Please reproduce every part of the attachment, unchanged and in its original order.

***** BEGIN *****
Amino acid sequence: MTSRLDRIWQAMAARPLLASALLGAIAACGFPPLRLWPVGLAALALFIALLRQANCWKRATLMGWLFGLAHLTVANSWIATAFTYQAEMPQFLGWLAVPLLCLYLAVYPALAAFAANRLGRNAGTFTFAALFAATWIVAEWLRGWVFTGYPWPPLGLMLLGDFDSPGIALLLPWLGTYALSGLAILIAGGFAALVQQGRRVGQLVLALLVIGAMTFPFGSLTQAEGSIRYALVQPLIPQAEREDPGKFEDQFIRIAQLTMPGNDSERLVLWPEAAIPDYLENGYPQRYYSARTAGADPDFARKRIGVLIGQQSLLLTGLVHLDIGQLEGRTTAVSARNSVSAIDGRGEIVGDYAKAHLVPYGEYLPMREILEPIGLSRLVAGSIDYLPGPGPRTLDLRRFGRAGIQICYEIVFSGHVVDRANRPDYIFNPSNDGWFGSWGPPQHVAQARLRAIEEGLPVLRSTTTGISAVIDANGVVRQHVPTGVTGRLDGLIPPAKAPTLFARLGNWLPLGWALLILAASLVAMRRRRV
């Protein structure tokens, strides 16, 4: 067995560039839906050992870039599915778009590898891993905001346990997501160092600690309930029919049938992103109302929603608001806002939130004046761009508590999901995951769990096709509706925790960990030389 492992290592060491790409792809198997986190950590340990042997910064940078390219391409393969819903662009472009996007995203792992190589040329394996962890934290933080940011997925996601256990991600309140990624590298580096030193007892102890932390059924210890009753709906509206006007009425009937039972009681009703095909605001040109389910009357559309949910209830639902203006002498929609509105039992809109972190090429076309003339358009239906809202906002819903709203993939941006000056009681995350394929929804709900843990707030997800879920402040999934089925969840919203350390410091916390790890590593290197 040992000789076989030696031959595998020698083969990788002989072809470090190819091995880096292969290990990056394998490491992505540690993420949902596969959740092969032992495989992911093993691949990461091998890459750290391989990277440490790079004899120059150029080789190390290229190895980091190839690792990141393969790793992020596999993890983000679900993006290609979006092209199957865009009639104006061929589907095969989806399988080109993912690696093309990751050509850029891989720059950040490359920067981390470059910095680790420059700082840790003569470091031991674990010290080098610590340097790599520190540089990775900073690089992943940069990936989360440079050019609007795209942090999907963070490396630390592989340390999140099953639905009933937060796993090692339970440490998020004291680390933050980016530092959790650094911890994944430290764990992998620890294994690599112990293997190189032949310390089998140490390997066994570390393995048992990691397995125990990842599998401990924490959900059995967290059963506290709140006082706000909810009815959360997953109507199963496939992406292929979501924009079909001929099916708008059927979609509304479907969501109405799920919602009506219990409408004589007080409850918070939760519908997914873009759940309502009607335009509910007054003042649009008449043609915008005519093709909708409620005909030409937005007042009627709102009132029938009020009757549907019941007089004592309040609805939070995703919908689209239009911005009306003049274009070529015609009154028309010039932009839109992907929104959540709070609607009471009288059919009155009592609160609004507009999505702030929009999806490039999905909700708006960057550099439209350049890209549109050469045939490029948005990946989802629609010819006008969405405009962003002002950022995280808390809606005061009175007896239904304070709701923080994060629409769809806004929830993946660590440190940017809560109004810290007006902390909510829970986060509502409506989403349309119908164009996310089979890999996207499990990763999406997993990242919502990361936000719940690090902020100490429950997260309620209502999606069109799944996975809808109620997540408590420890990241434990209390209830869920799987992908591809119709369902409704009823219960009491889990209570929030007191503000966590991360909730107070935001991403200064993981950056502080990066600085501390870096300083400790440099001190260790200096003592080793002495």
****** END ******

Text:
Amino acid sequence: MTSRLDRIWQAMAARPLLASALLGAIAACGFPPLRLWPVGLAALALFIALLRQANCWKRATLMGWLFGLAHLTVANSWIATAFTYQAEMPQFLGWLAVPLLCLYLAVYPALAAFAANRLGRNAGTFTFAALFAATWIVAEWLRGWVFTGYPWPPLGLMLLGDFDSPGIALLLPWLGTYALSGLAILIAGGFAALVQQGRRVGQLVLALLVIGAMTFPFGSLTQAEGSIRYALVQPLIPQAEREDPGKFEDQFIRIAQLTMPGNDSERLVLWPEAAIPDYLENGYPQRYYSARTAGADPDFARKRIGVLIGQQSLLLTGLVHLDIGQLEGRTTAVSARNSVSAIDGRGEIVGDYAKAHLVPYGEYLPMREILEPIGLSRLVAGSIDYLPGPGPRTLDLRRFGRAGIQICYEIVFSGHVVDRANRPDYIFNPSNDGWFGSWGPPQHVAQARLRAIEEGLPVLRSTTTGISAVIDANGVVRQHVPTGVTGRLDGLIPPAKAPTLFARLGNWLPLGWALLILAASLVAMRRRRV
């Protein structure tokens, strides 16, 4: 067995560039839906050992870039599915778009590898891993905001346990997501160092600690309930029919049938992103109302929603608001806002939130004046761009508590999901995951769990096709509706925790960990030389 492992290592060491790409792809198997986190950590340990042997910064940078390219391409393969819903662009472009996007995203792992190589040329394996962890934290933080940011997925996601256990991600309140990624590298580096030193007892102890932390059924210890009753709906509206006007009425009937039972009681009703095909605001040109389910009357559309949910209830639902203006002498929609509105039992809109972190090429076309003339358009239906809202906002819903709203993939941006000056009681995350394929929804709900843990707030997800879920402040999934089925969840919203350390410091916390790890590593290197 040992000789076989030696031959595998020698083969990788002989072809470090190819091995880096292969290990990056394998490491992505540690993420949902596969959740092969032992495989992911093993691949990461091998890459750290391989990277440490790079004899120059150029080789190390290229190895980091190839690792990141393969790793992020596999993890983000679900993006290609979006092209199957865009009639104006061929589907095969989806399988080109993912690696093309990751050509850029891989720059950040490359920067981390470059910095680790420059700082840790003569470091031991674990010290080098610590340097790599520190540089990775900073690089992943940069990936989360440079050019609007795209942090999907963070490396630390592989340390999140099953639905009933937060796993090692339970440490998020004291680390933050980016530092959790650094911890994944430290764990992998620890294994690599112990293997190189032949310390089998140490390997066994570390393995048992990691397995125990990842599998401990924490959900059995967290059963506290709140006082706000909810009815959360997953109507199963496939992406292929979501924009079909001929099916708008059927979609509304479907969501109405799920919602009506219990409408004589007080409850918070939760519908997914873009759940309502009607335009509910007054003042649009008449043609915008005519093709909708409620005909030409937005007042009627709102009132029938009020009757549907019941007089004592309040609805939070995703919908689209239009911005009306003049274009070529015609009154028309010039932009839109992907929104959540709070609607009471009288059919009155009592609160609004507009999505702030929009999806490039999905909700708006960057550099439209350049890209549109050469045939490029948005990946989802629609010819006008969405405009962003002002950022995280808390809606005061009175007896239904304070709701923080994060629409769809806004929830993946660590440190940017809560109004810290007006902390909510829970986060509502409506989403349309119908164009996310089979890999996207499990990763999406997993990242919502990361936000719940690090902020100490429950997260309620209502999606069109799944996975809808109620997540408590420890990241434990209390209830869920799987992908591809119709369902409704009823219960009491889990209570929030007191503000966590991360909730107070935001991403200064993981950056502080990066600085501390870096300083400790440099001190260790200096003592080793002495």